Australian traditional culture under threat again and again.

Jun 8, 2021

The changing of a word in the national anthem from ‘young’ to ‘one’ indicates that Australia did not begin in 1788. So aspects of society going back beyond that date are clearly Australian culture. Around Bathurst today, real Australian culture has been threatened by inappropriate and unnecessary developments. All Australians should object.

Huge gaps exist between the thought processes of those who see the country as something to exploit and those who see country as something to treasure. The robber barons of extractive industries are in continual conflict with conservationists who warn of environmental destruction. It is obvious that the former have the funds to mount media campaigns. Governments are too timid to question miners and others who relentlessly destroy habitat. This is a David and Goliath struggle.

Two such struggles have been under way in the Bathurst region. In both cases Wiradjuri elders have warned that important sites of Australian cultural heritage are under threat. The first threatening proposal concerned a Go-Kart track while the second concerns a gold mine. Development of the recreation facility at McPhillamy Park on Wahlu, formerly known as Mount Panorama had to be abandoned. The federal Environment Minister found that an important Australian cultural site must be preserved. 

Meanwhile a mine – also named McPhillamy – has been proposed at Kings Plains near Blayney despite misgivings about significant Australian cultural sites. An area which has many stone axes is clearly not just of local importance to Aboriginal people. Such a site is of national importance. My ancestors might not have started arriving until 1798, but these sites form part of my cultural heritage. It suits developers to present their opponents as a minority. It suits their arguments to position Indigenous interests against those of the general community. This creates a situation in which they can appear to be placating nuisance minority interests so that they can get on with development.

Archaeologists are the only ones who should be digging on such a site. The area could be rich in artefacts because Wiradjuri people used it for religious activities including initiation rites. It could be the site of a tool factory, the intersection of trading routes, or a site rich in suitable minerals. Furthermore, not all of the area has been surveyed for signs of cultural significance. One ecologist has suggested that only about 15% of the affected area has been inspected.

There have been reports that the miner thinks that it would be appropriate to remove the axes and other artefacts to a museum. Perhaps the axes could even be replaced later! Such proposals are ridiculous. The axes indicate that this whole area is important culturally. It must be preserved in its entirety. Miners tend to get reports from consultants whose objectivity is often compromised by the desire to get future contracts. Adverse findings are most unlikely in this context.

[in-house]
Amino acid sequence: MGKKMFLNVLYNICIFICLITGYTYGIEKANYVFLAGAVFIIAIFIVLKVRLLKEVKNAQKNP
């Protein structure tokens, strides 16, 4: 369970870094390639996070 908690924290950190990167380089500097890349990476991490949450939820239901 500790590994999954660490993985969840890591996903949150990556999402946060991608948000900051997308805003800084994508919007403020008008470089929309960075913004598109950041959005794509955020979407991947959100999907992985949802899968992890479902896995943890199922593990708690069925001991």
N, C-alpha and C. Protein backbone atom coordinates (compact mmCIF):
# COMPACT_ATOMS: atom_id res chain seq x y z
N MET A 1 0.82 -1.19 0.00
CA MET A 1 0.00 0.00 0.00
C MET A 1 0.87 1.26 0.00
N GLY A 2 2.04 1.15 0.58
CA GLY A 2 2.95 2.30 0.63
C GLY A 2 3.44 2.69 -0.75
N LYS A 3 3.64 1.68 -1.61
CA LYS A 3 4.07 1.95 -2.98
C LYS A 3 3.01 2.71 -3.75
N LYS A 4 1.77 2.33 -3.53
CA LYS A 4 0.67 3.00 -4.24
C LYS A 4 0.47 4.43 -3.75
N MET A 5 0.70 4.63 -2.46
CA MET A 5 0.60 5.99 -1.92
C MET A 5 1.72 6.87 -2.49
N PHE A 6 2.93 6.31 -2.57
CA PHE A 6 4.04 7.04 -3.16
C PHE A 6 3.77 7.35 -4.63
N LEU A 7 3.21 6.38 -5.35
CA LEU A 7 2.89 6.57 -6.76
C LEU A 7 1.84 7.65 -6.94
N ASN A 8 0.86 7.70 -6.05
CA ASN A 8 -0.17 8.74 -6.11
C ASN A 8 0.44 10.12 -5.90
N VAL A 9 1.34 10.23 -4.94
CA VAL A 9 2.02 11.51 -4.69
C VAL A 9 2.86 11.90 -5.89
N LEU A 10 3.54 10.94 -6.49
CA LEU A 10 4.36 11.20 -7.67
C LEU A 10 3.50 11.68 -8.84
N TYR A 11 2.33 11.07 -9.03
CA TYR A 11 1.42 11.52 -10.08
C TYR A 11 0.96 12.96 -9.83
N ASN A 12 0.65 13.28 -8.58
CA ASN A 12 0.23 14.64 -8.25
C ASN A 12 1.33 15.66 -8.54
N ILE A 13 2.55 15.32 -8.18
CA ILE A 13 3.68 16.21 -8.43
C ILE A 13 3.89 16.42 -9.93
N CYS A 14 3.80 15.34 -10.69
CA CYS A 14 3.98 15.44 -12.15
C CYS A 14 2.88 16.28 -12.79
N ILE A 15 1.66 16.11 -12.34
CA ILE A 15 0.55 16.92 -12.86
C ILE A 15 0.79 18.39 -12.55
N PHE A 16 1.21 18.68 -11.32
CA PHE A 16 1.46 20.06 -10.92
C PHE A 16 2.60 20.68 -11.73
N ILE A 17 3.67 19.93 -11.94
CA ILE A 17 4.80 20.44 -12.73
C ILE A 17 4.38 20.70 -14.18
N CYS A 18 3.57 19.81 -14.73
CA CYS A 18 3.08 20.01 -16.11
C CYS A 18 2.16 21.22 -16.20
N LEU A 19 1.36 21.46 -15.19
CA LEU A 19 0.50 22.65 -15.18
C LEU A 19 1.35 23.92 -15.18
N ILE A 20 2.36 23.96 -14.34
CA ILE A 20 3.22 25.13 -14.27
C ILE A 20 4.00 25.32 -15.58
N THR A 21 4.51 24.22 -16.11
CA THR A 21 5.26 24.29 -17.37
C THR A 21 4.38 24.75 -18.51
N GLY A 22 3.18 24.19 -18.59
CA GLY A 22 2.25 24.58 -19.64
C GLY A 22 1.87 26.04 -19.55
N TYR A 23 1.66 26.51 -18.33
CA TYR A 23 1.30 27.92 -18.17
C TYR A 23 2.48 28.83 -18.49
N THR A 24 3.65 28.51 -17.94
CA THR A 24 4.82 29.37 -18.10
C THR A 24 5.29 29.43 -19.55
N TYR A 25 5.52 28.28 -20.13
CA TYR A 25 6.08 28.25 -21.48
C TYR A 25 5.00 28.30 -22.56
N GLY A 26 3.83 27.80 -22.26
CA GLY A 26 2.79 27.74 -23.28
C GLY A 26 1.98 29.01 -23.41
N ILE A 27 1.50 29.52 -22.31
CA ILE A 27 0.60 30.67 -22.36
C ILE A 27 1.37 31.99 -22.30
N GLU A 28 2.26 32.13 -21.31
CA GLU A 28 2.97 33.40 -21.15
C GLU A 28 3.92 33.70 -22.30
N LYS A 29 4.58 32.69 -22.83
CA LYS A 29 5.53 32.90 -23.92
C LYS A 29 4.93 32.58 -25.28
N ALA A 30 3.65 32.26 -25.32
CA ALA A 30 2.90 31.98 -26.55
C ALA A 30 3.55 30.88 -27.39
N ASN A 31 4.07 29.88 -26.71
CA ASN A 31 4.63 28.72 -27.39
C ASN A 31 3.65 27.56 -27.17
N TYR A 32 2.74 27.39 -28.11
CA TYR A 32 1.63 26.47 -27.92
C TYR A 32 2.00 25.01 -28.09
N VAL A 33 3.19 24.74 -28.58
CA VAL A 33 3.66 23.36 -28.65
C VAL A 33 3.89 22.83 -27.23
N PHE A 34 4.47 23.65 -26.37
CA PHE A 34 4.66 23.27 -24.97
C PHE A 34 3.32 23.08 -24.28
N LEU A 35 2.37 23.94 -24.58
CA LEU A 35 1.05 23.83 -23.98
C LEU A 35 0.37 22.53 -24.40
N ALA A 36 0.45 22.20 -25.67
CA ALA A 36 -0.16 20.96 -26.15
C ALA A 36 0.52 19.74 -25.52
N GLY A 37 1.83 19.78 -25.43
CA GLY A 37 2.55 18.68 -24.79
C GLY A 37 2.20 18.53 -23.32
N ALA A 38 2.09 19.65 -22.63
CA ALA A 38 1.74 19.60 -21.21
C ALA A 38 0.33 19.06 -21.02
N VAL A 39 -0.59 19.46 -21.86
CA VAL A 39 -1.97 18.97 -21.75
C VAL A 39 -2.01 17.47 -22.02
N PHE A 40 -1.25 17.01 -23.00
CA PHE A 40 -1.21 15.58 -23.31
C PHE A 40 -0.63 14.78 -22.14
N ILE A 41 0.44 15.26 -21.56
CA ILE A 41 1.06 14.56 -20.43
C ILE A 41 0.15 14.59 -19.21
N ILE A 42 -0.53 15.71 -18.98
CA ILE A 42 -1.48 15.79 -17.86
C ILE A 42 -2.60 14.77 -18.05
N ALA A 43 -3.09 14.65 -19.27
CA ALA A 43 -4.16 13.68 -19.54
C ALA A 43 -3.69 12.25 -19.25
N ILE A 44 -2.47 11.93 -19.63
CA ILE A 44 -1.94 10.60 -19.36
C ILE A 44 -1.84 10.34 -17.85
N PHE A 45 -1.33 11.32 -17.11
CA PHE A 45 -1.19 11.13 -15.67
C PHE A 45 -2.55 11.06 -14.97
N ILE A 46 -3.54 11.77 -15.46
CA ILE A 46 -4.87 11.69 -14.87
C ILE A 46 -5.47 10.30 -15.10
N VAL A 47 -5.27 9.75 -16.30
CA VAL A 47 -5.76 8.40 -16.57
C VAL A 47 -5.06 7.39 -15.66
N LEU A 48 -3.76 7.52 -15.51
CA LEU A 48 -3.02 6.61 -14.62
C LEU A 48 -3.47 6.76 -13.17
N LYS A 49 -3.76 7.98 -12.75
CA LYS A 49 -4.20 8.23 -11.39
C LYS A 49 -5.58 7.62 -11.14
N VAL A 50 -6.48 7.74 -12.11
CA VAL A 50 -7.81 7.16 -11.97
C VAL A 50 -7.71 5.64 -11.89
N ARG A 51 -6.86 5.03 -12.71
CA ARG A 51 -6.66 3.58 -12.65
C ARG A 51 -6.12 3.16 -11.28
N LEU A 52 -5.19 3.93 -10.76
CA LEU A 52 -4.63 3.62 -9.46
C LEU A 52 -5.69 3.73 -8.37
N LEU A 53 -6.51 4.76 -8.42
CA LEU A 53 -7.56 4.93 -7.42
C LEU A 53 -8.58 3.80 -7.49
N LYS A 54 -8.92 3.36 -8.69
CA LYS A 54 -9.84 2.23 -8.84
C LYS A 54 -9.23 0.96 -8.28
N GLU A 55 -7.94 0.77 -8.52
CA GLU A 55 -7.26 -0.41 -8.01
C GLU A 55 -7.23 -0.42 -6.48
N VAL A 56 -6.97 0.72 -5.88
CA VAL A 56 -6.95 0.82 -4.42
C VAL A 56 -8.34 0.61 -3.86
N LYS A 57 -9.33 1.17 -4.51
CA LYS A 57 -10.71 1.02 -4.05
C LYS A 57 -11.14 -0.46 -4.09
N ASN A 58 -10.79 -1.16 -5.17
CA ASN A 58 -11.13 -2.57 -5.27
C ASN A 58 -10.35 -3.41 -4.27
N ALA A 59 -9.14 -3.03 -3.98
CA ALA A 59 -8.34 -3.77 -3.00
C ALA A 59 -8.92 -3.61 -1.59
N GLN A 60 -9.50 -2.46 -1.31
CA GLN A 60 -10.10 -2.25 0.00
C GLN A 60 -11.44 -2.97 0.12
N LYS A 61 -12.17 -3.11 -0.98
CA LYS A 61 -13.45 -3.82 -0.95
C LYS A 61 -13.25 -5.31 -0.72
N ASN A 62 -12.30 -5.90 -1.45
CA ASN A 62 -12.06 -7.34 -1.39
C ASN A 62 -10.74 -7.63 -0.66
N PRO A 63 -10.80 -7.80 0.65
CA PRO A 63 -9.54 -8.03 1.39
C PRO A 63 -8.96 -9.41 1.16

We should be sceptical too about developer claims that their aim is to create employment. In the first place, employers across Australia are showing their true colours by oppressing workers. Young men die on building sites, employees are forced to work for a pittance, often in insecure part-time and casual positions, fly-in-fly-out arrangements mean that local communities do not receive the benefit they are promised, employers prefer cheap imported labour if they can get it. In short, these developer claims ring hollow.

As the issue unfolds, reports suggest that the miner has admitted that the operation would need much more water than originally claimed. This admission does not inspire confidence in other claims made for this enterprise. Local farmers have expressed concern about the impact on the Belubula River which is a major tributary of the Lachlan. The company’s plan to dam the Belubula would swamp some dozen local springs. 

Certainly we must remain sensitive to the needs of Indigenous peoples. Aboriginal connections with the land are ethical and spiritual. But it is time that every Australian felt and acknowledged a connection with Australia’s deep history. We need to be thankful that Indigenous peoples retain knowledge which enriches our understanding. We should acknowledge their ongoing custodianship and celebrate what they have been able to preserve in the face of generations of settler hostility. We should help in this process and not try to brush it aside.

Australia has the world’s longest surviving culture. The new wording of the national anthem should inspire us to feel part of this longevity. Our survival needs to be explored and appreciated. We should reject the notion that if a local government authority or a miner pleads special need we should allow them to rip into the land. Australian culture is on the line here.

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